Mack Miller, the Hall of Fame trainer of Sea Hero, likes to infuse his speech with folksy cliches.
Miller raced Sea Hero on Lasix in the Kentucky Derby only "because when you're in Rome, you do what the Romans do."
Of the approximately 40,000 thoroughbred foals born in 1990, only one horse from that crop, Sea Hero, has a chance to become the sport's first Triple Crown winner since Affirmed 15 years ago.
If ever racing needed a hero, it is now.
Faced with declines in betting and attendance at many tracks and grappling with unsettling moves toward electronic innovations, the industry could benefit from a Triple Crown winner grabbing the public's attention.
No Derby winner has won the second leg of the Triple Crown since Sunday Silence's stirring victory over Easy Goer four years ago.
Since then, Derby winners in the Preakness have finished second in 1990 (Unbridled), sixth in 1991 (Strike the Gold) and fifth in 1992 (Lil E. Tee).
Can Sea Hero reverse the trend?
"It's a question mark," Miller said, adding that the 1 3/16-mile Preakness, because of his horse's laid-back running style and preference for a longer distance, will be the colt's toughest hurdle in his quest for the Triple Crown.
Sea Hero raced on Lasix, an anti-bleeding medication, in the Derby, but because of more stringent rules in Maryland concerning "bleeders," his trainer is not allowed to use the medication on the horse at Pimlico.
But there are several positives. Miller said he was "tickled to death" yesterday after Sea Hero turned in a blazing three-eighths of a mile workout in 35 1/5 seconds on the Pimlico strip.
"He likes this track better than Churchill Downs," Miller said. "I wanted to sharpen him up just in case they get away from us a little bit so that we can accelerate early if we have to."
There is also the possibility of a speed duel up front between groups of horses -- Personal Hope and El Bakan on the rail and Koluctoo Jimmy Al and Cherokee Run, who will have to use up some energy reserves to get a forward position early, on the outside.
"You do all of this work and preparation, then the roll of the pills [used to draw post positions] determines your fate," said Bruce Levine, trainer of Koluctoo Jimmy Al. Levine wanted an inside post rather than the 11 gate he drew.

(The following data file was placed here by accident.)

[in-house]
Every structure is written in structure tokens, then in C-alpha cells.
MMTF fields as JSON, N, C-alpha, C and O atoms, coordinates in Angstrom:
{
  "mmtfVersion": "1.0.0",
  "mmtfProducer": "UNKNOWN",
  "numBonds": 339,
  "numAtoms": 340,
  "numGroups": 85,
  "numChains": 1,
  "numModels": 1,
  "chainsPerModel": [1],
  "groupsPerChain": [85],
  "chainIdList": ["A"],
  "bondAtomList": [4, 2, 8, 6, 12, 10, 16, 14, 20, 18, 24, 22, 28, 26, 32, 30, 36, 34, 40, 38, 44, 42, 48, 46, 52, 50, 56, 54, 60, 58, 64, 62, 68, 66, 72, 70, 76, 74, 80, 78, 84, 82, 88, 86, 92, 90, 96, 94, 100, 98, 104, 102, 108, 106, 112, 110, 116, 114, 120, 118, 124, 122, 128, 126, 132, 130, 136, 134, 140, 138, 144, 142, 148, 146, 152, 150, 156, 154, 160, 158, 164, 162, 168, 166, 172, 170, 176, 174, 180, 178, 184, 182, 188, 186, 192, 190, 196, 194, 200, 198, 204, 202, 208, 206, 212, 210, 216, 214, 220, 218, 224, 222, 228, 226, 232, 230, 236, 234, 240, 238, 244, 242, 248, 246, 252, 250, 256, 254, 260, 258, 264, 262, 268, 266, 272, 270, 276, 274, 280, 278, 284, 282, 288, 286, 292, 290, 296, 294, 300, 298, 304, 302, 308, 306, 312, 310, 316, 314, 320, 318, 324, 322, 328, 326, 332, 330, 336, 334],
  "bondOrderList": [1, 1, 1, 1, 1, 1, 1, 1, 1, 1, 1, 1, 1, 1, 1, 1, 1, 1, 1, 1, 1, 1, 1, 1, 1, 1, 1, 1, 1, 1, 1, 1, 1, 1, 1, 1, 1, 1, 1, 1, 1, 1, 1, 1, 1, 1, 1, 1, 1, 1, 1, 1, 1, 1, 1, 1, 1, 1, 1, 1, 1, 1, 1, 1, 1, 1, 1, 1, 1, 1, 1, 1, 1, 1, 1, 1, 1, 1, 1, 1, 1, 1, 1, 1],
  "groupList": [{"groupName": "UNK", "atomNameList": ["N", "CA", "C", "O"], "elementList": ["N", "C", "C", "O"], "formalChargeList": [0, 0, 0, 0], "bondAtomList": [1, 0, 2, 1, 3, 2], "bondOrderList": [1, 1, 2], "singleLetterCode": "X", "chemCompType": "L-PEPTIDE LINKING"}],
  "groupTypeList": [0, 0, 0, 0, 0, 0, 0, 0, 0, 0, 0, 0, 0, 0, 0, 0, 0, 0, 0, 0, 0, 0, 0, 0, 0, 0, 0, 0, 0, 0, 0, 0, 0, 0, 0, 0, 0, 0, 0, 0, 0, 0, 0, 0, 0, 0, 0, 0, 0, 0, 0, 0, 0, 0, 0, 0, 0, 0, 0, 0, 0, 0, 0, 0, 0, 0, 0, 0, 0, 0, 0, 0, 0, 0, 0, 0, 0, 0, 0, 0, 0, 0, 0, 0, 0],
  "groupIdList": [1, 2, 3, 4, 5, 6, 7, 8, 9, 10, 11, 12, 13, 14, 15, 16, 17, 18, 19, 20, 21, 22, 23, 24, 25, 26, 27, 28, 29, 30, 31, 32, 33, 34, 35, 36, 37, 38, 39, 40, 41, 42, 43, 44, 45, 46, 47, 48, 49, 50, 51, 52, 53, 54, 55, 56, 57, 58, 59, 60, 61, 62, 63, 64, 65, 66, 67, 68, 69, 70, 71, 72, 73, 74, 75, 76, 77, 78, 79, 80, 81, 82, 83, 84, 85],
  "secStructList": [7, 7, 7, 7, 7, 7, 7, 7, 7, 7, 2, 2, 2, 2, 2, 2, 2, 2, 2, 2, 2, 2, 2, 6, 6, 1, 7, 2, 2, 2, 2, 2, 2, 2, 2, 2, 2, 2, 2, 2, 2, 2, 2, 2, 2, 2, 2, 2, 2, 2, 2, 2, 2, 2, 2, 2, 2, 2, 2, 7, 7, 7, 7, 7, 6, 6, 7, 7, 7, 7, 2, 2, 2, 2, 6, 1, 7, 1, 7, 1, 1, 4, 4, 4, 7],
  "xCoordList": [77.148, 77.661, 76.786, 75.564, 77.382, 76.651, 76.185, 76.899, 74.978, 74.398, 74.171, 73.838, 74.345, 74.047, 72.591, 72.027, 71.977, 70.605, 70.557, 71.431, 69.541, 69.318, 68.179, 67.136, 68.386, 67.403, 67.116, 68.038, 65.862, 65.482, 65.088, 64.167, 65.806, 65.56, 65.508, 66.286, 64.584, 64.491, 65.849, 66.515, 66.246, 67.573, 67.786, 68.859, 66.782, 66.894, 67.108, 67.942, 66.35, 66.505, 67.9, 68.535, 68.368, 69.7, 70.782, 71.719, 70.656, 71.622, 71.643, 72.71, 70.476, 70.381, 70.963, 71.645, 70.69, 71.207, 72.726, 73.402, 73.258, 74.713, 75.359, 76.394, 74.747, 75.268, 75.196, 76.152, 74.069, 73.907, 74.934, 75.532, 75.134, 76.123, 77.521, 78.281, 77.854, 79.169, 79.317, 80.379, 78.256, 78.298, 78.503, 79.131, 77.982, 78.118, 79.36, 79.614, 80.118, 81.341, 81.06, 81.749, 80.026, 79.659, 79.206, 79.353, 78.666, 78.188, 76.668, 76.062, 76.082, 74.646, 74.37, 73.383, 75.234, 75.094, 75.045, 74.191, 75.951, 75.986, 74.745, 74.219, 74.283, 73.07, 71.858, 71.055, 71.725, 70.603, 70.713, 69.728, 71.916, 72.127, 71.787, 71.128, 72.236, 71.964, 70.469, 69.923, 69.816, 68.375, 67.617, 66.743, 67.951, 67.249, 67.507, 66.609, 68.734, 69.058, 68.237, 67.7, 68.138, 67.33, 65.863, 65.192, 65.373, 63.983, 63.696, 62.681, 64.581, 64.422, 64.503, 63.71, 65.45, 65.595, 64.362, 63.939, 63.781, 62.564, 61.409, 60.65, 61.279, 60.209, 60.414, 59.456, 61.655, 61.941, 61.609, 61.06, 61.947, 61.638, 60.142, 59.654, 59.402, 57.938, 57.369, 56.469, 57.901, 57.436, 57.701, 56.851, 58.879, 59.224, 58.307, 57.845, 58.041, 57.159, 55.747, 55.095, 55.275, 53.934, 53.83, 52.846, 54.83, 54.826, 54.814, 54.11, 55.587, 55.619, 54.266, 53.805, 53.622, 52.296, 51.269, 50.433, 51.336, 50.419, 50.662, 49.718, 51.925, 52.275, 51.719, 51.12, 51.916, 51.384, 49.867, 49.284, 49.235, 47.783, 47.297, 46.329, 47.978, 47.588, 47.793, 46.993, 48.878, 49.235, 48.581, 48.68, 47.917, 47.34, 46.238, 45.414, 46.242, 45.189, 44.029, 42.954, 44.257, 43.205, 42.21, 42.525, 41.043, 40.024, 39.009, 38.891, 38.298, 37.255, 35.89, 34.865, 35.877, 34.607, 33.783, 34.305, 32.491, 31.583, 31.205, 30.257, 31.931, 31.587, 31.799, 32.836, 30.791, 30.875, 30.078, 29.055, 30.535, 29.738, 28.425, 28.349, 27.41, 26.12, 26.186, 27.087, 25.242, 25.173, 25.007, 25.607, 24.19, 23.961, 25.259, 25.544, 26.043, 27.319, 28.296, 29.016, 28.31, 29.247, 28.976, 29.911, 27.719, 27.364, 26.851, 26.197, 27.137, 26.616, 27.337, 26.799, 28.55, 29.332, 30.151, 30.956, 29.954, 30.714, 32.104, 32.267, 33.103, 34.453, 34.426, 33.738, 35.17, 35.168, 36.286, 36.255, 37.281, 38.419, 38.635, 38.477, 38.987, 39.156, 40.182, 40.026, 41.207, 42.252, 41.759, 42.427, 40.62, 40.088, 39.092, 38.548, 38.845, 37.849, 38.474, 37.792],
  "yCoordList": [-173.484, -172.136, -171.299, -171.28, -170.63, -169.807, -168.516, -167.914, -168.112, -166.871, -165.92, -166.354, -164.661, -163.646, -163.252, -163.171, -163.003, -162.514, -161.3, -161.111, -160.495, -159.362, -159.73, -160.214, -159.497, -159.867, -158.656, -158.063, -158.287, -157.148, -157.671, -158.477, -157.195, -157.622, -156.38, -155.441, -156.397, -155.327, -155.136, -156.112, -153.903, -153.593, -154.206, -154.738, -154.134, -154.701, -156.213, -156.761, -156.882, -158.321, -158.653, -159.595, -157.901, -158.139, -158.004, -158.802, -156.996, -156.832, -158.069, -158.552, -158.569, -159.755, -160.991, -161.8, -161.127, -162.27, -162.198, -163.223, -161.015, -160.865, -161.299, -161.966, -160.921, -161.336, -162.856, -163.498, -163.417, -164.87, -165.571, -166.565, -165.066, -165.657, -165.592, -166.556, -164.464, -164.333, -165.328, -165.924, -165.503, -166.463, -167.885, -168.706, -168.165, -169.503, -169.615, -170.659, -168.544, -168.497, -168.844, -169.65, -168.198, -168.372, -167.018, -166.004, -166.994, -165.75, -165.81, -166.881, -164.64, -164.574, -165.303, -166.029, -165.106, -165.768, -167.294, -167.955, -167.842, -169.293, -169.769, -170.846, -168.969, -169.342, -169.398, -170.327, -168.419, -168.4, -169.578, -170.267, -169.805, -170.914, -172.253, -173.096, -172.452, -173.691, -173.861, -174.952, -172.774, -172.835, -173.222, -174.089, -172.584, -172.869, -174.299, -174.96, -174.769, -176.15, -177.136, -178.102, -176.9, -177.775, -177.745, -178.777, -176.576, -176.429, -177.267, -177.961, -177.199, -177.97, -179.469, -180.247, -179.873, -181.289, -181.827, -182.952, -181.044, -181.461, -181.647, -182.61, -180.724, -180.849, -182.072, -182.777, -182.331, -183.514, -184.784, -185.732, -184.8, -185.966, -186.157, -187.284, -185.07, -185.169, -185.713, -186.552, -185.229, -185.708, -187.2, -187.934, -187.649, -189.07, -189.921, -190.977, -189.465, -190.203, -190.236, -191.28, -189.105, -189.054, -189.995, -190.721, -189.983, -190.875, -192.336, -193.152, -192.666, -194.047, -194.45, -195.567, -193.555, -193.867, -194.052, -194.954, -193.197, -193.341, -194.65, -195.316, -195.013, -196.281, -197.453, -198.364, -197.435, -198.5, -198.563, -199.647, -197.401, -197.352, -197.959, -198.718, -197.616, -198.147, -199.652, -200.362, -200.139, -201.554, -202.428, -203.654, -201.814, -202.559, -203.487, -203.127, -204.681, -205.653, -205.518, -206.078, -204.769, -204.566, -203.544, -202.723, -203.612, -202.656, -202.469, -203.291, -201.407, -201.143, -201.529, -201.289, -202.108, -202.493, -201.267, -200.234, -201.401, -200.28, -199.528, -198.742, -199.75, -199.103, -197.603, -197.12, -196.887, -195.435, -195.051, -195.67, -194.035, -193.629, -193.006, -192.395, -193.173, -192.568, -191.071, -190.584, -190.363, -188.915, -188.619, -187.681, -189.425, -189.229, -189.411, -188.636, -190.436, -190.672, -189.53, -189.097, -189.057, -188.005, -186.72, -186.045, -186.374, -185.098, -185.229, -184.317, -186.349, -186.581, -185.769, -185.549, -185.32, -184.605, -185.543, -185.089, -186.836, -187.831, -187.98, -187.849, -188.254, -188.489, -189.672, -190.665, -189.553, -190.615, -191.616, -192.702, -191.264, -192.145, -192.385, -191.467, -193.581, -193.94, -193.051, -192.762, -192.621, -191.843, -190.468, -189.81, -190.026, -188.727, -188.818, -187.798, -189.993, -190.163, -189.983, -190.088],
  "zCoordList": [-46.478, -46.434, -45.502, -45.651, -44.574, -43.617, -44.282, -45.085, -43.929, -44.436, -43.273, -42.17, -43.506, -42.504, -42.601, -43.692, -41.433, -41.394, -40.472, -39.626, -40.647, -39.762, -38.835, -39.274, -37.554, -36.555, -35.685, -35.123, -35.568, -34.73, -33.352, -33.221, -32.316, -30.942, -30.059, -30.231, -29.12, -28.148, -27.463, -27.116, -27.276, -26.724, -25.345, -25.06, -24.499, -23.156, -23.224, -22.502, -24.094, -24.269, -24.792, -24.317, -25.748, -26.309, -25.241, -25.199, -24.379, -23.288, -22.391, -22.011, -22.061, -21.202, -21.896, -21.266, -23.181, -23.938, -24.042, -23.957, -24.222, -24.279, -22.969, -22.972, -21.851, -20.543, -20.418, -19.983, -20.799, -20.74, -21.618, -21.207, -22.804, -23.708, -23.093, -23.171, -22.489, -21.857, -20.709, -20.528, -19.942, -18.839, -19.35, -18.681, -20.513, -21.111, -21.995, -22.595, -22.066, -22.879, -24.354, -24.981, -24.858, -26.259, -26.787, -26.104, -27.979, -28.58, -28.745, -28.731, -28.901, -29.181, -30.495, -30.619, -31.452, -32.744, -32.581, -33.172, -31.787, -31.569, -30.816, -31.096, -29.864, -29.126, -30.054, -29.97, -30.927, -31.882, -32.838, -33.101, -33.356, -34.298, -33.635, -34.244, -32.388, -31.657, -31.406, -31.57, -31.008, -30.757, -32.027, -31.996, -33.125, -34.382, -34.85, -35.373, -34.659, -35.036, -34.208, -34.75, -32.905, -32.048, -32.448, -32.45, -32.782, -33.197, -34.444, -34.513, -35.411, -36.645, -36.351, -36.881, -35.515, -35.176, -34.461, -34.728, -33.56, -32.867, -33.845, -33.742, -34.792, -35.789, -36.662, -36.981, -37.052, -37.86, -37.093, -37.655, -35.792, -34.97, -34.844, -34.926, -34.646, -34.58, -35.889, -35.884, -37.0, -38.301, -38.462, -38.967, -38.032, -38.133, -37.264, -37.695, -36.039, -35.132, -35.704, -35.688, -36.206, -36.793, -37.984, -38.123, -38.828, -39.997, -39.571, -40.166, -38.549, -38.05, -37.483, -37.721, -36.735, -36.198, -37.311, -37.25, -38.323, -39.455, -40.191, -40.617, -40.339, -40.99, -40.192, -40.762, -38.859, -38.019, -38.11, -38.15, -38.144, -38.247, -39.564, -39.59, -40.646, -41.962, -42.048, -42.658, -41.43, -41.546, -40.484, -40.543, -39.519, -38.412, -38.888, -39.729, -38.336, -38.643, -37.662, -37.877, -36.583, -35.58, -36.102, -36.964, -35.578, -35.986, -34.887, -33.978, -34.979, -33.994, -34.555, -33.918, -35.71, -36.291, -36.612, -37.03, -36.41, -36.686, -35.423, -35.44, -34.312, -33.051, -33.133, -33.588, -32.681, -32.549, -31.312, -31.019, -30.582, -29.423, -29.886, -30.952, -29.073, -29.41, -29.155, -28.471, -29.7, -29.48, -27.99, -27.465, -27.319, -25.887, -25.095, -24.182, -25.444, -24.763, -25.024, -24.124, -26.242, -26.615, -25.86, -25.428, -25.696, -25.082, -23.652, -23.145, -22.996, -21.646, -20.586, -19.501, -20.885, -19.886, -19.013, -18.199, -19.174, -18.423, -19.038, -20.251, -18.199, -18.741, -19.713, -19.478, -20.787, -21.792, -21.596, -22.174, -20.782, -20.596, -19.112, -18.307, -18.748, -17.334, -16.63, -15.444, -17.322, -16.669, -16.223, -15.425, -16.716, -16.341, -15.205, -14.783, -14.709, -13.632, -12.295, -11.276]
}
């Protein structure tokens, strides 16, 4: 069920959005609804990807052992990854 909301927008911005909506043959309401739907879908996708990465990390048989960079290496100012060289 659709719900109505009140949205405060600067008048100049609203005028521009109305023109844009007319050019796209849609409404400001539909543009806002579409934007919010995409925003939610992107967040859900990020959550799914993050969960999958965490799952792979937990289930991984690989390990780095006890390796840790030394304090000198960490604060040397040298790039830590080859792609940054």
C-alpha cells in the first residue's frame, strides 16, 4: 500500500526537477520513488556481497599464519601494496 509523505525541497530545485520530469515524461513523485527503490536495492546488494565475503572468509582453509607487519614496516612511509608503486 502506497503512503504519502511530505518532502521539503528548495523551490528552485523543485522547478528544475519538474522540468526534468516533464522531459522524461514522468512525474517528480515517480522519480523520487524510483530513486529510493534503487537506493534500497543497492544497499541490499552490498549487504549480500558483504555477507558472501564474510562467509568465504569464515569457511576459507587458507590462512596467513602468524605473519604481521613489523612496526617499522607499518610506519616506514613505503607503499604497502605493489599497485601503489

If the front-runners tire, Sea Hero has an excellent chance for success.
Here is a look at how the race could be run:
Personal Hope, if he breaks sharply, goes to the lead, pressed by El Bakan. Koluctoo Jimmy Al and Cherokee Run sprint from the gate and attempt to cross in front of the field to get an early position near the leaders. These four horses are in the lead flight going around the first turn.
Hegar, Union City, Woods of Windsor and Rockamundo make up the second group. Sea Hero, Prairie Bayou, Too Wild and Wild Gale trail.
Going into the far turn, El Bakan should be tiring, the middle-of-the-pack horses either make their moves or fall back and the trailers that are going to be factors begin strong rallies.
At the top of the stretch, Personal Hope and Koluctoo Jimmy Al should be the remaining speed horses. Woods of Windsor is in contention and three closers -- Sea Hero, Prairie Bayou and Wild Gale -- make late bids.
Either the speed horses, Personal Hope and Koluctoo Jimmy Al, hold on in the final eighth of a mile, or they will succumb to runs by Woods of Windsor, Sea Hero, Prairie Bayou or Wild Gale.
If Sea Hero wins the Preakness, he will join a list of 25 horses to sweep the Derby and the Preakness. Eleven went on to win the Belmont Stakes, taking the Triple Crown; 14 failed, including Alysheba, Spectacular Bid and Northern Dancer.
Until Sea Hero won the Derby, the 3-year-old picture this year had little focus. The horses were taking turns beating each other in Derby preps. But then the Derby finish seemed to come right out of a Hollywood script, as Sea Hero gave his 85-year-old owner, international sportsman Paul Mellon, and Miller, 71, their first Derby victory.
"Old men and the Sea Hero" was the headline in The Louisville Courier-Journal.
The victory has given Mellon, a man with everything money can buy, "a new lease on life," Miller said.
But even if the dream of a 1993 Triple Crown winner ends in Baltimore, Sea Hero isn't the only Preakness horse with a good story line.
How about Adelaide Riggs? The 84-year-old grand dame of Howard County is attempting her first Preakness victory with her handsome colt, Woods of Windsor. She will view the race from a wheelchair.
The Loblolly Stable of John Ed Anthony and Mary Lynn Dudley might be jinxed in the Kentucky Derby, but they are back at Pimlico to try for a Preakness repeat. Can their Derby runner-up, Prairie Bayou, join Pine Bluff, Loblolly's 1992 winner, and give the stable the first Preakness back-to-back winners since Calumet Farm pulled off a similar double in 1947 and 1948 with Faultless and Citation?
Then there is Basil Plasteras, a cheerful restaurateur from West Long Branch, N.J., who owns Koluctoo Jimmy Al. Plasteras is a racing bon vivant and has given thousands of dollars to horse racing charities such as the Don MacBeth Fund and plays host to racing folk at his steak and seafood house.
Will Mark Hennig, 28, be the youngest trainer in recent memory to win the Preakness with his starter, Personal Hope? Can Rockamundo overcome throat surgery? He will run with sutures and staples in his neck.
Penny Lewis is the sixth woman to saddle a Preakness starter, deciding at the last minute to enter Hegar. Can Lewis top the performance of Shelley Riley, whose colt, Casual Lies, finished third a year ago?
Four of the Preakness jockeys -- Chris McCarron, Pat Day, Jerry Bailey and Pat Valenzuela -- have won the race. Of the dozen trainers, only two -- D. Wayne Lukas and Tom Bohannan -- have saddled a Preakness winner.
But whoever wins, the Preakness for the players and the fans could be "the experience of a lifetime."
That's something Mack Miller is bound to say.